Tuesday night, Lawrence city commissioners will consider whether to override the city’s Historic Resources Commission and allow plans for another tall apartment and commercial building at the corner of Ninth and New Hampshire streets to move forward.
The plan submitted for the southeast corner of the intersection has many positive aspects. However, there may be ways to lessen the impact the six-story building would have on neighboring structures to the east. It’s reasonable to be concerned about nearby structures, including some that are listed on various historical registers. The structure is shorter than the new seven-story building nearing completion across the street to the west, but it also is located directly adjacent to a district of historic homes in the 900 block of Rhode Island, including some of the oldest residences in the city.
The challenge of this proposal and others like it is to allow downtown Lawrence to change in ways designed to strengthen its vitality and economic viability without encroaching on the area’s historical character. Many development experts contend that one of the best ways to preserve a vital downtown district is to increase the number of people who live in that district. Having a concentration of residents in the area helps support a variety of retail businesses in addition to the restaurants and entertainment-related uses that have grown significantly in Lawrence in recent years.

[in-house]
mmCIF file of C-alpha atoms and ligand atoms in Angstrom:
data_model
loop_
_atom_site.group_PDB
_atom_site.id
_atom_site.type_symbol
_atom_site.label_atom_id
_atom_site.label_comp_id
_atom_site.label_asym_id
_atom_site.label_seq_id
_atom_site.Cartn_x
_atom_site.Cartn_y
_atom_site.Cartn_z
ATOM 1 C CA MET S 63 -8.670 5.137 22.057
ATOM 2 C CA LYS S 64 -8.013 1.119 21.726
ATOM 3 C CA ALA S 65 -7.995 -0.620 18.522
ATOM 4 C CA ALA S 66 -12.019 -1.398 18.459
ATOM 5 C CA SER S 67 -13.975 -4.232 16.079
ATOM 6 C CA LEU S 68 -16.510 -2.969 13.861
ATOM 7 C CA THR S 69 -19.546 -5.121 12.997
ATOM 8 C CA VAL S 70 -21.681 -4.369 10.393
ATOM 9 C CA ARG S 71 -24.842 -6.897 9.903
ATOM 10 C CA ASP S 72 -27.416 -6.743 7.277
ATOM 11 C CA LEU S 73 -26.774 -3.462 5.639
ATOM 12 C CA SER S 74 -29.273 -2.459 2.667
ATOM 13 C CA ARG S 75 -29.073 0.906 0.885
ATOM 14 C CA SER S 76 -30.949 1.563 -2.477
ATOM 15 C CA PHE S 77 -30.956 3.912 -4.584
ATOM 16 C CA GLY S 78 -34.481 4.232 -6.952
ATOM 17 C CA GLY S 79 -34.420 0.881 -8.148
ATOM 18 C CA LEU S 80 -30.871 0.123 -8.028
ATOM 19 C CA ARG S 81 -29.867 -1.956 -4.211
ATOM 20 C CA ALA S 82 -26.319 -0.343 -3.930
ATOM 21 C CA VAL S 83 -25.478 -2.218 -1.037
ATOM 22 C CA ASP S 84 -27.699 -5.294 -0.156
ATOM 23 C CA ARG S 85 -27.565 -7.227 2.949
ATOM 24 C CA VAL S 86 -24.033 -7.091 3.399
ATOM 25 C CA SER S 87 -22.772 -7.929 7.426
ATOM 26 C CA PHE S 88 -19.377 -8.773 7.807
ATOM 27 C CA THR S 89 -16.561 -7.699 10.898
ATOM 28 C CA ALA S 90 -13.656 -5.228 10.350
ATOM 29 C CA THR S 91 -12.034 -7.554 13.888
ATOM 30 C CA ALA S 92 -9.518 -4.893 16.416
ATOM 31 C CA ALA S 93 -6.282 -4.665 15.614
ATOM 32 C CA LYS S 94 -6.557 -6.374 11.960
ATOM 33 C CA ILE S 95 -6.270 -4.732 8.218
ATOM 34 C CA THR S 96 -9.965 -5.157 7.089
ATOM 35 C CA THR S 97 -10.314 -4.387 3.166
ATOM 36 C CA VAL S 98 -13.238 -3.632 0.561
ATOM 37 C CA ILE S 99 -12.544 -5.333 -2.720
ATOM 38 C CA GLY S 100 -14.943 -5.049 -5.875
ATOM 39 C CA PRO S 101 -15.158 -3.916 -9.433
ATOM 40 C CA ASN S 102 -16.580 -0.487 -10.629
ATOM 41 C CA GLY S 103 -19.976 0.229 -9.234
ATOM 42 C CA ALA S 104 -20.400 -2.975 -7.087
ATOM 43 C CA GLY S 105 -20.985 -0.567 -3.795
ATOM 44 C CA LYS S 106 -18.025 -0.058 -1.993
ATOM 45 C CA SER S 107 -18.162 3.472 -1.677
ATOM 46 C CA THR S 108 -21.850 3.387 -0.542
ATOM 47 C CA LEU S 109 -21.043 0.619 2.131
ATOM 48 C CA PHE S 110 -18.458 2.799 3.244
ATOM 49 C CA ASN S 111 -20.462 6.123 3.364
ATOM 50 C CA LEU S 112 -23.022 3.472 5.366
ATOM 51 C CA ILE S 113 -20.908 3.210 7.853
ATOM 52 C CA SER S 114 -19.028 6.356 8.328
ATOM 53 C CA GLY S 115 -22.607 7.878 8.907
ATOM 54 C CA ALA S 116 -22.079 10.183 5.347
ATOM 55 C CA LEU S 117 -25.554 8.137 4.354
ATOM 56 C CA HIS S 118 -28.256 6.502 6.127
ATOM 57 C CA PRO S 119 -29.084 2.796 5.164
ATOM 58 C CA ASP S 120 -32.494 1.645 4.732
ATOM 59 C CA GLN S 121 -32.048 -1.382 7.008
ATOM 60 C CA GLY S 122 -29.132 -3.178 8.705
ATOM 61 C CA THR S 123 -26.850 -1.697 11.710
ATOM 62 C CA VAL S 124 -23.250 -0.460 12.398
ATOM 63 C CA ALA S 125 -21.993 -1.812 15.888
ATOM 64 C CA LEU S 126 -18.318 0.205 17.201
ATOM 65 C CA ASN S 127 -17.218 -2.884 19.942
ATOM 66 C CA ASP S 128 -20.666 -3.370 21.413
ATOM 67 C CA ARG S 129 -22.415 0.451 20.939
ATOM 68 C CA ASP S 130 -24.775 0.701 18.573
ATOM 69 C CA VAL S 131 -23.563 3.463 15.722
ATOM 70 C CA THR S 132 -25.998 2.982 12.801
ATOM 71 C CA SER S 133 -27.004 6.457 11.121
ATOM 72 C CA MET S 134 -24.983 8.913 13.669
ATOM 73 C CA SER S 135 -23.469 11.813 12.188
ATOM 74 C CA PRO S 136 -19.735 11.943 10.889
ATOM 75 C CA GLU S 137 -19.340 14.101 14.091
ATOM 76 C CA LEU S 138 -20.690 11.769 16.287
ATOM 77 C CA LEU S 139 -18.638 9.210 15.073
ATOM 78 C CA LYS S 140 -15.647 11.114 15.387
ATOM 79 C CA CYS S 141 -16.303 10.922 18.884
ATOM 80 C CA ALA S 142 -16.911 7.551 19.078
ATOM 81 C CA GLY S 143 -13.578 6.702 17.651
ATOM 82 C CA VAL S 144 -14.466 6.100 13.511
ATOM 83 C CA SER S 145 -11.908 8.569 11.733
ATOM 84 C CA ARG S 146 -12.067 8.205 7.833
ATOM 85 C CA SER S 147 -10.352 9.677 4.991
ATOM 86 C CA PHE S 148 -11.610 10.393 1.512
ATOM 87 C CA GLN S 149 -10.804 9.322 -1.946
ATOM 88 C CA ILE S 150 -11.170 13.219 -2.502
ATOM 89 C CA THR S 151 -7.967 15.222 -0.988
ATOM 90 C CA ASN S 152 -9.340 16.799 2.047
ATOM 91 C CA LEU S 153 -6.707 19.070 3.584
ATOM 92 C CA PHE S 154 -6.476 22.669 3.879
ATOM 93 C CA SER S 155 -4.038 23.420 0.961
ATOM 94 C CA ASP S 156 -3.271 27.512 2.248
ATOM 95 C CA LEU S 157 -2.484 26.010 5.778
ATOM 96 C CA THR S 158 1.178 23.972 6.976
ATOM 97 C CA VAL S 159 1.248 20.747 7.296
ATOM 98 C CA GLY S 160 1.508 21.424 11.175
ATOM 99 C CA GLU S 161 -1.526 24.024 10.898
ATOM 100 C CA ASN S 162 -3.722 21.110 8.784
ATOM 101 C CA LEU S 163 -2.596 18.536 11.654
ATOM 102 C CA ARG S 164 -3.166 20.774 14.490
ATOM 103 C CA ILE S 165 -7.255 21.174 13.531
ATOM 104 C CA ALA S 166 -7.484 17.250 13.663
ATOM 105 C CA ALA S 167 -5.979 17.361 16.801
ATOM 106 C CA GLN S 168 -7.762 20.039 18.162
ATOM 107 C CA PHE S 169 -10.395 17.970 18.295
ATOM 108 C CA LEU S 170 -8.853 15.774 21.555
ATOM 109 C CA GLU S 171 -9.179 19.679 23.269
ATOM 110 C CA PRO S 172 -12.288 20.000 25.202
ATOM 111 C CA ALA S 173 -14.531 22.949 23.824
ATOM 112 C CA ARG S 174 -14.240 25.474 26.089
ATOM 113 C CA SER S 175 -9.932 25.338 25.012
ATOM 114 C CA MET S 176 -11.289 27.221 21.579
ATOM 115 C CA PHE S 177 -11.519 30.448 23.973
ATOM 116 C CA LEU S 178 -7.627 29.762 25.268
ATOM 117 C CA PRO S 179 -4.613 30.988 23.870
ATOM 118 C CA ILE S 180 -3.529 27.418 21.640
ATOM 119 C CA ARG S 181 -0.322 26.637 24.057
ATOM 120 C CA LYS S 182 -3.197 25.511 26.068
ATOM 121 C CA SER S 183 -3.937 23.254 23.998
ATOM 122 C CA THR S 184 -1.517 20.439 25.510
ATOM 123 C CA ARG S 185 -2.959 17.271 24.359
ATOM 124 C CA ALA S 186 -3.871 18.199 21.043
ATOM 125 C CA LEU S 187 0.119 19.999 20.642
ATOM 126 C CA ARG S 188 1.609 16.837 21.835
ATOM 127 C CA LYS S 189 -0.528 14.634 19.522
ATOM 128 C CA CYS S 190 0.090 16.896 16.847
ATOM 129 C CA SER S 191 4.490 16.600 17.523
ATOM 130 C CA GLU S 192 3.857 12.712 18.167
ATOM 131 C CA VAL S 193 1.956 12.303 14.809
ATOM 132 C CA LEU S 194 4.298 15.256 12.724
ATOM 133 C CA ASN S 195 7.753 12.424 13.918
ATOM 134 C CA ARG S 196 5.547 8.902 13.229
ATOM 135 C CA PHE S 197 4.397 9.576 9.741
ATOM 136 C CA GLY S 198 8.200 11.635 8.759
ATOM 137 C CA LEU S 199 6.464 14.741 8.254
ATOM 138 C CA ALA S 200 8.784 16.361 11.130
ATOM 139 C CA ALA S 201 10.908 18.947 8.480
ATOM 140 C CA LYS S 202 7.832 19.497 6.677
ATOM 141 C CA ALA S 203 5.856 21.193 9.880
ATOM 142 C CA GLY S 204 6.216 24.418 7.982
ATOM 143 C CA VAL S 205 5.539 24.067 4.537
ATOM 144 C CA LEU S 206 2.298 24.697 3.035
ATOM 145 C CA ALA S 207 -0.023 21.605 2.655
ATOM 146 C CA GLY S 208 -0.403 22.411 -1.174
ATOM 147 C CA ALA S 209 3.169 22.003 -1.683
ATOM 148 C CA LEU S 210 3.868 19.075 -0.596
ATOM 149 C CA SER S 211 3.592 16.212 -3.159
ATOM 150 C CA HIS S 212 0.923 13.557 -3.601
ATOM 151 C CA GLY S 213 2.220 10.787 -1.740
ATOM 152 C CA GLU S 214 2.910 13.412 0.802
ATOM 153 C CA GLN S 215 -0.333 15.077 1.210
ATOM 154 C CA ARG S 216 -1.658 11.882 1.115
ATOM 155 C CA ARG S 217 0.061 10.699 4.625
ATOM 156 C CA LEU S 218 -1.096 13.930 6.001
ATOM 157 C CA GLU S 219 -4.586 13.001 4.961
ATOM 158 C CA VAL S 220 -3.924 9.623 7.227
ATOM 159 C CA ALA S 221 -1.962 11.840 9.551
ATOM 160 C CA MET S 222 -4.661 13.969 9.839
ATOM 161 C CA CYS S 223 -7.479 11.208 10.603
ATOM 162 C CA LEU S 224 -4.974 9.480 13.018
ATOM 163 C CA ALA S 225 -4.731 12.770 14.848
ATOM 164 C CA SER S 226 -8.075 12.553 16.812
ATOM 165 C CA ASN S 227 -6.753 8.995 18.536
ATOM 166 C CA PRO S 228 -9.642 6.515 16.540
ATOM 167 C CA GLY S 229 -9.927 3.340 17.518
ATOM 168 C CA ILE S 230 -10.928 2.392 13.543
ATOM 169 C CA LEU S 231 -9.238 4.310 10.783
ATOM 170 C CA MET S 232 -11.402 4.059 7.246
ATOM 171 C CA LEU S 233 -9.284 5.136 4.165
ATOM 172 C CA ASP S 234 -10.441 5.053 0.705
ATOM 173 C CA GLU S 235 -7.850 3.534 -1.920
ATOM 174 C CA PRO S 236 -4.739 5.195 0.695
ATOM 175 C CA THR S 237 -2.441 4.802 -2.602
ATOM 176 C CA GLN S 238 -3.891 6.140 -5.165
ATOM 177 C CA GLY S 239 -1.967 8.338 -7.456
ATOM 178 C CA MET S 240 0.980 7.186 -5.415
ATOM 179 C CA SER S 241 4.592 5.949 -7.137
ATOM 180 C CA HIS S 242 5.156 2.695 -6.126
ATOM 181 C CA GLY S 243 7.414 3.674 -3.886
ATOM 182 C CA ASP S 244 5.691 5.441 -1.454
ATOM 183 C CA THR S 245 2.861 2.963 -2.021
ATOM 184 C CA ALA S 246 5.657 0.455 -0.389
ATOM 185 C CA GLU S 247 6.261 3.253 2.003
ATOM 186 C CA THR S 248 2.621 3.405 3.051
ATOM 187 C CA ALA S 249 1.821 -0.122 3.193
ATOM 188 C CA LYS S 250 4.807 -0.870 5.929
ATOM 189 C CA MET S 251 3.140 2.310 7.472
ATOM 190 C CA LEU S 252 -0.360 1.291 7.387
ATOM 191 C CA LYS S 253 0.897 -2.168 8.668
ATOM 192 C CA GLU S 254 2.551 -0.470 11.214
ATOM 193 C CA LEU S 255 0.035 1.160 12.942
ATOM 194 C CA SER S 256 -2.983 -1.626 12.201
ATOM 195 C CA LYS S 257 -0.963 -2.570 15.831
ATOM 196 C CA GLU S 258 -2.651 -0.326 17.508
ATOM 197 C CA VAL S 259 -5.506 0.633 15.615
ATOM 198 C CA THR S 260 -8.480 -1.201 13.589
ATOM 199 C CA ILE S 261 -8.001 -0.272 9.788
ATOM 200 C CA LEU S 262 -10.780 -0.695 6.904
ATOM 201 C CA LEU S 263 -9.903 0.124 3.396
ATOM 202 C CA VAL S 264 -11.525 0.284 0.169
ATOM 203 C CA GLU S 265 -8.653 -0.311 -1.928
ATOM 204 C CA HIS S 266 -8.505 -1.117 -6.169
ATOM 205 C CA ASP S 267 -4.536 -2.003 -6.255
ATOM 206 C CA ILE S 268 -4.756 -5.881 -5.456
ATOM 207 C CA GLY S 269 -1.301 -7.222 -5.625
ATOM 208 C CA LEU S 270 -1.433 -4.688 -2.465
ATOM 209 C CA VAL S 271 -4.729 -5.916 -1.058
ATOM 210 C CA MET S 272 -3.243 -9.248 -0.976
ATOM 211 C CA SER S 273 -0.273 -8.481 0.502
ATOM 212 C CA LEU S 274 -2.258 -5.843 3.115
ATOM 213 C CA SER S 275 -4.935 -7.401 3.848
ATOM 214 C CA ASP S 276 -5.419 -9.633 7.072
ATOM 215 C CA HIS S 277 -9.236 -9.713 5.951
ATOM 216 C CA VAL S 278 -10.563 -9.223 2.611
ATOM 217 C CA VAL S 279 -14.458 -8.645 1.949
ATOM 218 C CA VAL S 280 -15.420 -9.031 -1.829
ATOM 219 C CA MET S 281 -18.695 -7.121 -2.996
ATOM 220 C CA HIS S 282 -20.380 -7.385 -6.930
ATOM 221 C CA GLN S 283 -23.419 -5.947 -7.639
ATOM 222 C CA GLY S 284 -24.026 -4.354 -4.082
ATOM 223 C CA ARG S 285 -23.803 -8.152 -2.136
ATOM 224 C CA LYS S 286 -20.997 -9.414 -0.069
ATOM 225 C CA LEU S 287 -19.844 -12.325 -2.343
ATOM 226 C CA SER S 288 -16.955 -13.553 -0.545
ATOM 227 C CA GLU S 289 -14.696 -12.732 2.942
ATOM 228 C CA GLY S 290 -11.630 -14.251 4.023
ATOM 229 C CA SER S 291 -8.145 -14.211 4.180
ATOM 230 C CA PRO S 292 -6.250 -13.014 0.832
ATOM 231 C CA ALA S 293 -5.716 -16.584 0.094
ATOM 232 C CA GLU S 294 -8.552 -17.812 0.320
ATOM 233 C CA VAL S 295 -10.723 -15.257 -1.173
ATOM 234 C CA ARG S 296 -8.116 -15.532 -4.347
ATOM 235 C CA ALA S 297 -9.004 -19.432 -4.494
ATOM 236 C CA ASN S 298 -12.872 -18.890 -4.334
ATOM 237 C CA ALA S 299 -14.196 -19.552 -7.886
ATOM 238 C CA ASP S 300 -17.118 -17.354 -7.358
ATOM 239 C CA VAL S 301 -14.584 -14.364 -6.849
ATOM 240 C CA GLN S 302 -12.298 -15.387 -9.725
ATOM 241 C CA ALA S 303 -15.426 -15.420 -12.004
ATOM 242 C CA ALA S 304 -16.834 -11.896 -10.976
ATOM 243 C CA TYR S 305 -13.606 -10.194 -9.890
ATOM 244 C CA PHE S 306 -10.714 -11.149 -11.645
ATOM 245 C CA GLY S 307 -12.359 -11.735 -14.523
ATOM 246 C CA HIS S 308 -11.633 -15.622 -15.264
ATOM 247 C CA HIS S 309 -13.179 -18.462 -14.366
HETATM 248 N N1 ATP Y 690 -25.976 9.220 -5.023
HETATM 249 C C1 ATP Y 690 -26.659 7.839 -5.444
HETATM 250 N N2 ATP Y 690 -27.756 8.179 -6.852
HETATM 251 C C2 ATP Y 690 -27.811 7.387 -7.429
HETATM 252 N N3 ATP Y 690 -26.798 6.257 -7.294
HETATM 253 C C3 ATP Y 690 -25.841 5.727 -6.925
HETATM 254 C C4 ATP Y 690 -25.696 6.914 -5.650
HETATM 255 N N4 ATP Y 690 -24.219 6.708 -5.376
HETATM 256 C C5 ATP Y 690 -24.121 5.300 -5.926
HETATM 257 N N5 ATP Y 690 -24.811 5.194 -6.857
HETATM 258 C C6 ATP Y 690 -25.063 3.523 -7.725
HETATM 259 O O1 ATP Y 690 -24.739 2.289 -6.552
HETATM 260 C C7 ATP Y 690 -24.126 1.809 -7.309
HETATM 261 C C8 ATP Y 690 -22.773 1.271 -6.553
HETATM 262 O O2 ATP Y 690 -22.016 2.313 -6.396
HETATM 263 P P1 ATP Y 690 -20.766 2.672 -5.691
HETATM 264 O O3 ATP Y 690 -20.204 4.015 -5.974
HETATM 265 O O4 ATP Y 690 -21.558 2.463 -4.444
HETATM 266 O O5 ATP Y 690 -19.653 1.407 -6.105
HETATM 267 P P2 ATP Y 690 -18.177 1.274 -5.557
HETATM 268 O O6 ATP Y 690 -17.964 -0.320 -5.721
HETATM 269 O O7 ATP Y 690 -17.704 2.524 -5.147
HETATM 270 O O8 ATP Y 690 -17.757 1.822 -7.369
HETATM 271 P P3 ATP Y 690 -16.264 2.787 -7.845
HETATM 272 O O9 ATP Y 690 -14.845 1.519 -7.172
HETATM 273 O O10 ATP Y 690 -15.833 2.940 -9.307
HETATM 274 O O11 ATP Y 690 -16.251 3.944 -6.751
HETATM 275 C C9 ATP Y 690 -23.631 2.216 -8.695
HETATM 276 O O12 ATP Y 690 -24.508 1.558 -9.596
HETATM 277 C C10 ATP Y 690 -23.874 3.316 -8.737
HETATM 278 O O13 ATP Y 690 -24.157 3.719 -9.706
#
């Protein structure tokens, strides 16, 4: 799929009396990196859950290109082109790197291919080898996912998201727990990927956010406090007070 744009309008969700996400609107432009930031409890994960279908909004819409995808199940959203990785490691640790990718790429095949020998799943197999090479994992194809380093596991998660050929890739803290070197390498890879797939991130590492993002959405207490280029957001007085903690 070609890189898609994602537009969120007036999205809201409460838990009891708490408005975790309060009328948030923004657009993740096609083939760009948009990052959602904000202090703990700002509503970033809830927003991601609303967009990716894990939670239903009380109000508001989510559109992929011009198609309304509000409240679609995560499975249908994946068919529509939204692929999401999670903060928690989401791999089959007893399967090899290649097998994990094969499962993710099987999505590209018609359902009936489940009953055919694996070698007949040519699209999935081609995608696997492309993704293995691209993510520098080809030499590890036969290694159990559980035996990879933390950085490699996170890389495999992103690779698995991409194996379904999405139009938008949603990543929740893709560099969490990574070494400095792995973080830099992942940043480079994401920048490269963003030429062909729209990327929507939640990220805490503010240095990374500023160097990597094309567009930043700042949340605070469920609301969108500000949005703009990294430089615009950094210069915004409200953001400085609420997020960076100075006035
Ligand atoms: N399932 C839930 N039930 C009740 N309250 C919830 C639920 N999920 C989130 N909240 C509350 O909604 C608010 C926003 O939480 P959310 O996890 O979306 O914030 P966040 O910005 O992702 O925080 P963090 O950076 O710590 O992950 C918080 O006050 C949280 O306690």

The only practical way to build new residences in downtown is to go up. There isn’t enough real estate downtown to add significant residential units in one- or two-story apartment buildings; six- or seven-story buildings are much more to the point. Such buildings also provide a density that many people think is desirable to counteract urban sprawl.
Tall buildings in downtown are a significant change, but even some strong historical preservation supporters see the value of such developments. They also, however, see the need to take a broad look at where taller developments should be situated. A number of vacant properties downtown should be considered, along with the possibility of redeveloping some of the large city-owned surface parking lots on New Hampshire and Vermont streets to accommodate both parking and other uses.
Most local residents would agree that downtown Lawrence still is the heart of the city, but it’s no longer the commercial center it was a few decades ago. Attracting more residents will help encourage additional businesses that serve those residents like drug stores, a deli or even a grocery store. Projects like the one proposed on the southeast corner of Ninth and New Hampshire can be a step in the right direction for downtown, but it also makes sense to work with neighbors and city officials to get the best possible structure to enhance and strengthen the downtown area.